CONCLUSION: LNB patients did not have increased long-term risk of dementia, Alzheimer's disease, Parkinson's disease, motor neuron diseases, epilepsy or Guillain-Barré. Although absolute risk is low, LNB patients might have an increased short-term risk of epilepsy and Guillain-Barré syndrome.

Fingeraftryk

Lyme Neuroborreliosis
Nervous System Diseases
Cohort Studies
Motor Neuron Disease
Population
Parkinson Disease
Alzheimer Disease

Citer dette

Haahr, Rasmus ; Tetens, Malte M ; Dessau, Ram B ; Krogfelt, Karen A ; Bodilsen, Jacob ; Andersen, Nanna S ; Møller, Jens K ; Roed, Casper ; Christiansen, Claus B ; Ellermann-Eriksen, Svend ; Bangsborg, Jette M ; Hansen, Klaus ; Benfield, Thomas L ; Østergaard Andersen, Christian ; Obel, Niels ; Lebech, Anne-Mette ; Omland, Lars H. / Risk of neurological disorders in patients with European Lyme neuroborreliosis. A nationwide population-based cohort study. I: Clinical infectious diseases : an official publication of the Infectious Diseases Society of America. 2019.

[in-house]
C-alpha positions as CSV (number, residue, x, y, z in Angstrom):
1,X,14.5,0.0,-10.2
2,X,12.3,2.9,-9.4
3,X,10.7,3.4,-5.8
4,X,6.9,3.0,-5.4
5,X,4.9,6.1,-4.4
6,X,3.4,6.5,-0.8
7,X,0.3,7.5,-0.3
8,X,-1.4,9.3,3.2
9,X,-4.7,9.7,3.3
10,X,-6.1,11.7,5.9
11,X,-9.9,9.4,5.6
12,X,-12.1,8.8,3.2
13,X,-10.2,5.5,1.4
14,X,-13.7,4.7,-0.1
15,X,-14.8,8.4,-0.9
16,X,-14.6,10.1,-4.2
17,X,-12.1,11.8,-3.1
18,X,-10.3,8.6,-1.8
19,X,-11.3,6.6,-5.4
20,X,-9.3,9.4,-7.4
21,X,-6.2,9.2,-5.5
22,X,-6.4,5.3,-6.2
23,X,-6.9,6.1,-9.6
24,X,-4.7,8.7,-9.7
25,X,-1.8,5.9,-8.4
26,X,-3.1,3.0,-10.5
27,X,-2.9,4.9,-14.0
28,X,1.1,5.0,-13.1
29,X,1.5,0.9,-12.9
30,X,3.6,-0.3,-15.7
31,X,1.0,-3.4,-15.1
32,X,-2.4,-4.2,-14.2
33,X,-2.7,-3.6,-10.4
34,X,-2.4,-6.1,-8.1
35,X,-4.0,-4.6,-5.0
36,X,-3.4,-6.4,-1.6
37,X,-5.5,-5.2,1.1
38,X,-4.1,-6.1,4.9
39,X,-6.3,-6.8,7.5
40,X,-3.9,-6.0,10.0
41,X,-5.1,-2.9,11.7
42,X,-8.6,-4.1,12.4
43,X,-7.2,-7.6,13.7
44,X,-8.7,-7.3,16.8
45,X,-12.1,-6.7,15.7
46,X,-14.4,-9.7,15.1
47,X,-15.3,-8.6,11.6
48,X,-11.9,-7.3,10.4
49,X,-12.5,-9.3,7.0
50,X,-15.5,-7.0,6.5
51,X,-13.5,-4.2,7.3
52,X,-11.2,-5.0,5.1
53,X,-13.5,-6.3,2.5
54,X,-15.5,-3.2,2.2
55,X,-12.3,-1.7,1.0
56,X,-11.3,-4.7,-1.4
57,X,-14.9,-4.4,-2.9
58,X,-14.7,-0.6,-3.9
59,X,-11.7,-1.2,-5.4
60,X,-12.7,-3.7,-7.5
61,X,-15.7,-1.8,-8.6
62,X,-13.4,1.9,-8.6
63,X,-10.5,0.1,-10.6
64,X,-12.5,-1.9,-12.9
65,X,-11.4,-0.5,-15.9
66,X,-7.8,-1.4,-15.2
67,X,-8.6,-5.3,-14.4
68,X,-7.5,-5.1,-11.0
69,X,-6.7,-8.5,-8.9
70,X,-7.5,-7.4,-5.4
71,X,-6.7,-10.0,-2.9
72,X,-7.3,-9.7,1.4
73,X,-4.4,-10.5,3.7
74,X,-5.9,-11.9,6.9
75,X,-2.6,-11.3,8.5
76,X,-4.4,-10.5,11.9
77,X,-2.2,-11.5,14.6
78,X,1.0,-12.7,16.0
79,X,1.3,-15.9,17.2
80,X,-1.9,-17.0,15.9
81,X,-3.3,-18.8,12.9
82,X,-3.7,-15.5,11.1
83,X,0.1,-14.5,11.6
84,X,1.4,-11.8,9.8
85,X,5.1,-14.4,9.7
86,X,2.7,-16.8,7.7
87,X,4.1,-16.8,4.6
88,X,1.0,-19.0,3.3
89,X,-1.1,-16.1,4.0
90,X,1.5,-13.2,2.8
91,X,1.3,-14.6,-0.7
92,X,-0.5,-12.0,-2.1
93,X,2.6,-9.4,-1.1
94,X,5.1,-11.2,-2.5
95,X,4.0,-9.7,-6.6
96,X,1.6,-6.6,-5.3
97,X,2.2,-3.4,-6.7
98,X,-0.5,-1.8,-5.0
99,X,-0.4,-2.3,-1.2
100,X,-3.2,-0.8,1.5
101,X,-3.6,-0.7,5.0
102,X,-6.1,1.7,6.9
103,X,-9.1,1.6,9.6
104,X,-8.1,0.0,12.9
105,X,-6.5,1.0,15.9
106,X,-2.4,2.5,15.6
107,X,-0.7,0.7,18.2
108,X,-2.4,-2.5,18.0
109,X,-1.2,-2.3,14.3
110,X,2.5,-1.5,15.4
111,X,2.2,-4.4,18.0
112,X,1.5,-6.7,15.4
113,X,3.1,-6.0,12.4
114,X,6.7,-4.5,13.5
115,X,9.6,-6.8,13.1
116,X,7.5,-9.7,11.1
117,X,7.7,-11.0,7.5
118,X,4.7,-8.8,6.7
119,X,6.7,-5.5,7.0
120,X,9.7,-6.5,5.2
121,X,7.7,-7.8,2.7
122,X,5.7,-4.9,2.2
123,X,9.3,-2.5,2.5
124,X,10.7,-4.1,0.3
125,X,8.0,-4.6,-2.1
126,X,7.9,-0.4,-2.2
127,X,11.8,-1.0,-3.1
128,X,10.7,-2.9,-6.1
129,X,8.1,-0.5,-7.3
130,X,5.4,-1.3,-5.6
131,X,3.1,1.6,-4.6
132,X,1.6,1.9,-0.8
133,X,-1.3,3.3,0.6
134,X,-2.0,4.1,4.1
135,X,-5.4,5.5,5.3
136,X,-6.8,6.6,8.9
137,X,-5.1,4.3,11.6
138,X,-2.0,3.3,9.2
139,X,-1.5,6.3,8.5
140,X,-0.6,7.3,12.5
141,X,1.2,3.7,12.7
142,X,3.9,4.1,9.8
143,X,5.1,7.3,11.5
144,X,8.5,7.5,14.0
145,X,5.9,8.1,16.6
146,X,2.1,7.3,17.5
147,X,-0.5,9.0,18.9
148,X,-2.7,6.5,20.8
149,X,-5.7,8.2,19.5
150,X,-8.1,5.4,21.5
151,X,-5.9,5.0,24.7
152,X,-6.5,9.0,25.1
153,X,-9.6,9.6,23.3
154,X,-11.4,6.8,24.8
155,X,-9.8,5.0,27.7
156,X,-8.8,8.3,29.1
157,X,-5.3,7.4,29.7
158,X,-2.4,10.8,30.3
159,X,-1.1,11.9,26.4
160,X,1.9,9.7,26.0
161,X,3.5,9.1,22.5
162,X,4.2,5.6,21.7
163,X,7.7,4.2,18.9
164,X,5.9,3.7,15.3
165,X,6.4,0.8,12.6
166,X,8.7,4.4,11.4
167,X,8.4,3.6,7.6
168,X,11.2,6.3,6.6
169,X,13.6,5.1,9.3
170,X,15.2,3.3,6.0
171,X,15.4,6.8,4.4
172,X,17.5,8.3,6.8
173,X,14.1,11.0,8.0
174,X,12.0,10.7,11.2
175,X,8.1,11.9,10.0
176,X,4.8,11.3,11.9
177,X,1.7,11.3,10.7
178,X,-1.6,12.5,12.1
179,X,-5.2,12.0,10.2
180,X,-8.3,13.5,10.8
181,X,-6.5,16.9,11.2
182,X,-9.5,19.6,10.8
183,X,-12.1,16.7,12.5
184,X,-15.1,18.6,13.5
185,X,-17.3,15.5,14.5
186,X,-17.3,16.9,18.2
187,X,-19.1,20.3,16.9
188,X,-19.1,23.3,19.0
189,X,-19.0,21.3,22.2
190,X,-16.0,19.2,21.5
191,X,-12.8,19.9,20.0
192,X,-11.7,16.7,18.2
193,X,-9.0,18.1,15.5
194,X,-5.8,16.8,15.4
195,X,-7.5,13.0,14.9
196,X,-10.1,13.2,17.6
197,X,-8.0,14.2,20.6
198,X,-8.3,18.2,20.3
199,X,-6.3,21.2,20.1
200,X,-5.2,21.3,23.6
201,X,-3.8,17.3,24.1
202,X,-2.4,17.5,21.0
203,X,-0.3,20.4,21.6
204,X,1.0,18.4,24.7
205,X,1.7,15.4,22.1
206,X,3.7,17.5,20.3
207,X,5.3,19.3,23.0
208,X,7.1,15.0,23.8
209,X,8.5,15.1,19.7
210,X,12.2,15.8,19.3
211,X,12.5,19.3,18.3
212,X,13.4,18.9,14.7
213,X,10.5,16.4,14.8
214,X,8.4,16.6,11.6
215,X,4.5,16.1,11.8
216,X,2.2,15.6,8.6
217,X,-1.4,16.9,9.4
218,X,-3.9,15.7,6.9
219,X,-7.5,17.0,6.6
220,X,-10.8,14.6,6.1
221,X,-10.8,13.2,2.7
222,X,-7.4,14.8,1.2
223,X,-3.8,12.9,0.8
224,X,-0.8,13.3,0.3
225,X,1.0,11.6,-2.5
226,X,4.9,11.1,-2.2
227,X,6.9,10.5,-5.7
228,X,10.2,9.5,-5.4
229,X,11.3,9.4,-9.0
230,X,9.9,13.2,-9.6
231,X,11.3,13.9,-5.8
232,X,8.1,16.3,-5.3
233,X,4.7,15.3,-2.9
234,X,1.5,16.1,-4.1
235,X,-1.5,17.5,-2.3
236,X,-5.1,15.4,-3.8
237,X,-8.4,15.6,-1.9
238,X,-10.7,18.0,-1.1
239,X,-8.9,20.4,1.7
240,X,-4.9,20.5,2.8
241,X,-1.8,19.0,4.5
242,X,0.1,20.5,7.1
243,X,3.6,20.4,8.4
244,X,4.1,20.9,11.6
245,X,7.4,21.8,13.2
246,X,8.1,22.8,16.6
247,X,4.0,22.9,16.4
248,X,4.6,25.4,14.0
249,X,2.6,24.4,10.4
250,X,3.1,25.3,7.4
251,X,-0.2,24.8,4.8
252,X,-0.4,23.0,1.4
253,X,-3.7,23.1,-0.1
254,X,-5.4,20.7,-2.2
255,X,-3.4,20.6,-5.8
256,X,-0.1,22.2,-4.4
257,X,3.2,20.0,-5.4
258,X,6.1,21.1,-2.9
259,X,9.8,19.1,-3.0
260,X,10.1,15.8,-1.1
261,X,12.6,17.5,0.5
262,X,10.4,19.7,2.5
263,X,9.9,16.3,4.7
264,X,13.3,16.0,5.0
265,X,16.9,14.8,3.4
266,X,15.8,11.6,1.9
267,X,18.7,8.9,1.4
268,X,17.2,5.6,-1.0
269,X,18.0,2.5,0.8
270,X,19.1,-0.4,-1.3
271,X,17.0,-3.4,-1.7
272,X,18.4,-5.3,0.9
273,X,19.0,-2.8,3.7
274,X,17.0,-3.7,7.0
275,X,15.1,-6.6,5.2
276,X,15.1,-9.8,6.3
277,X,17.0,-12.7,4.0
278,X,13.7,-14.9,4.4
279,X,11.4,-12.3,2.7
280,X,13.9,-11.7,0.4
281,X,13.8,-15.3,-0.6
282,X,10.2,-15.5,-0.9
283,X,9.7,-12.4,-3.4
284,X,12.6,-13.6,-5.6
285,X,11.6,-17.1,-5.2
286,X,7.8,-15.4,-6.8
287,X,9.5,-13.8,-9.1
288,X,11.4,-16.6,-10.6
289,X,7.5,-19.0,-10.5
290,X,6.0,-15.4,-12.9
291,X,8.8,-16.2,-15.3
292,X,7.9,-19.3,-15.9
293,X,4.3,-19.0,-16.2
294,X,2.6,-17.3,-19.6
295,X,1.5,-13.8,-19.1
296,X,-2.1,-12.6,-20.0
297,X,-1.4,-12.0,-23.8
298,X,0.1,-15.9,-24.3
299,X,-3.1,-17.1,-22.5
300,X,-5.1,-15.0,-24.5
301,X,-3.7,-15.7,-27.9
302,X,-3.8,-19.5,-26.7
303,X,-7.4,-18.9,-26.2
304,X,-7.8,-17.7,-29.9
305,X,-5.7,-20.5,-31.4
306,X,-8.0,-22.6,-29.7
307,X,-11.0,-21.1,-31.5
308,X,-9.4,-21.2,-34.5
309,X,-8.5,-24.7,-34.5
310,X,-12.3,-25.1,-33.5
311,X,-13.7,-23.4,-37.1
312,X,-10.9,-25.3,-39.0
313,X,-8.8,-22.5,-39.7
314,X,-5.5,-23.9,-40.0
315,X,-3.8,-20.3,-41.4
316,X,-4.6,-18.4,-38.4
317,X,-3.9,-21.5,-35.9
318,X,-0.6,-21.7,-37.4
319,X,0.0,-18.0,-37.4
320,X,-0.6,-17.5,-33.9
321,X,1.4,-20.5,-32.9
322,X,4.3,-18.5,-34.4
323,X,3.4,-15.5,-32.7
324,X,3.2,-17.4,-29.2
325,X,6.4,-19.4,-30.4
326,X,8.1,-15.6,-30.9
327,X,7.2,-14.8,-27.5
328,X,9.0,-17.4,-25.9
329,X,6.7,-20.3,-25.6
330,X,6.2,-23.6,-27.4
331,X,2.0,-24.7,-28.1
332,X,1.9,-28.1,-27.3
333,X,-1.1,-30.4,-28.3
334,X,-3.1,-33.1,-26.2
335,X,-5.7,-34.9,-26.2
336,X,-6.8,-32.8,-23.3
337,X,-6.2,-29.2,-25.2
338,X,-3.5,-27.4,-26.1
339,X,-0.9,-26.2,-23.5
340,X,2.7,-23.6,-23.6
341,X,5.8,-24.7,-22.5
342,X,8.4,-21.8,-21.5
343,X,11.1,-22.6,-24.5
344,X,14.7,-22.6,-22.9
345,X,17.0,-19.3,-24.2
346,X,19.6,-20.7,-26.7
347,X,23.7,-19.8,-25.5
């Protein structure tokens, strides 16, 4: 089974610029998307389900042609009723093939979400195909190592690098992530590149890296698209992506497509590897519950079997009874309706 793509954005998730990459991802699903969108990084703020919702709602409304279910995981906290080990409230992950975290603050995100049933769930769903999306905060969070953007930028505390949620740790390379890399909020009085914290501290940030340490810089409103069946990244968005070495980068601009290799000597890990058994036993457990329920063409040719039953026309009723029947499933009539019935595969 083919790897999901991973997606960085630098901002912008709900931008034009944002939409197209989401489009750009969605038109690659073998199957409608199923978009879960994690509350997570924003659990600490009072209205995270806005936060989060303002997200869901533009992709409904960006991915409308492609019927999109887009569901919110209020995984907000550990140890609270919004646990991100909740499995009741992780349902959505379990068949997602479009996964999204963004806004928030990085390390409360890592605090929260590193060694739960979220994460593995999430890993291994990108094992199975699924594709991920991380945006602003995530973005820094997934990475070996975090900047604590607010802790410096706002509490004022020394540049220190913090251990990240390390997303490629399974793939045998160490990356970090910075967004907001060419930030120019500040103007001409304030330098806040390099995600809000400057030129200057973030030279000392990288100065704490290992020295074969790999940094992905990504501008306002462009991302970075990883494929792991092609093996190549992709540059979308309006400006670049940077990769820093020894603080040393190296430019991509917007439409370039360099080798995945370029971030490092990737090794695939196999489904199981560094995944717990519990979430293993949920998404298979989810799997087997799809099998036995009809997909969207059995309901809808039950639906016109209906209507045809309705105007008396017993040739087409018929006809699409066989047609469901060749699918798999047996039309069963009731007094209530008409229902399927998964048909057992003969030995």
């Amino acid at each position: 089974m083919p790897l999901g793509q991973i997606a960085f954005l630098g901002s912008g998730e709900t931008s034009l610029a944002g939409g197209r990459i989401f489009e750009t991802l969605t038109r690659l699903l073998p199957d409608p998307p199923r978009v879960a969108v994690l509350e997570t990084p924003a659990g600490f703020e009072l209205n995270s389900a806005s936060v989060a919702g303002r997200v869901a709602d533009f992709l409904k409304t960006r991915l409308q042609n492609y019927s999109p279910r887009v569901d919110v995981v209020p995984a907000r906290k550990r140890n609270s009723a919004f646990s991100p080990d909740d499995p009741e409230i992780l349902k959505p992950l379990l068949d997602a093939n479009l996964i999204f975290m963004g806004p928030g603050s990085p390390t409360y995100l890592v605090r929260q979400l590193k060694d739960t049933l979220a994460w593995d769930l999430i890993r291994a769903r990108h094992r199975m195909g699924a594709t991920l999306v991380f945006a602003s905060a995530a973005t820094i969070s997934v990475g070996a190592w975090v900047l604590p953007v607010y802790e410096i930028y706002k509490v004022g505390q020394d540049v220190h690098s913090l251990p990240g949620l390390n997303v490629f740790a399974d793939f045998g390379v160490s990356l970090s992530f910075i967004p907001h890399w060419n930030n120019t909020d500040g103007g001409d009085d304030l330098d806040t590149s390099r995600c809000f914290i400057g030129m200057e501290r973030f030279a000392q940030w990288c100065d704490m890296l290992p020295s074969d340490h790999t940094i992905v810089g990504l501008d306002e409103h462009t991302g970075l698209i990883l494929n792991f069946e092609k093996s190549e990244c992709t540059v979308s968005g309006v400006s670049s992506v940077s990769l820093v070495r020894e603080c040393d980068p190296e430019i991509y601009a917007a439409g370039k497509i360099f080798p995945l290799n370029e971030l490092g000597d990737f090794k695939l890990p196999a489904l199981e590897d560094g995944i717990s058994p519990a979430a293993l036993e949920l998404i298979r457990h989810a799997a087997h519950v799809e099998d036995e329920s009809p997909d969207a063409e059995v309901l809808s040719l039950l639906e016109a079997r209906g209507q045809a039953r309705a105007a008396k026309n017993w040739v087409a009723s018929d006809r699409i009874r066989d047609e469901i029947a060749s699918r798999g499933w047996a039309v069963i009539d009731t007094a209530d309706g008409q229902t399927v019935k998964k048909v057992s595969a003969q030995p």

@article{cd5a159760d941ac9b3f2607563a6375,
title = "Risk of neurological disorders in patients with European Lyme neuroborreliosis. A nationwide population-based cohort study",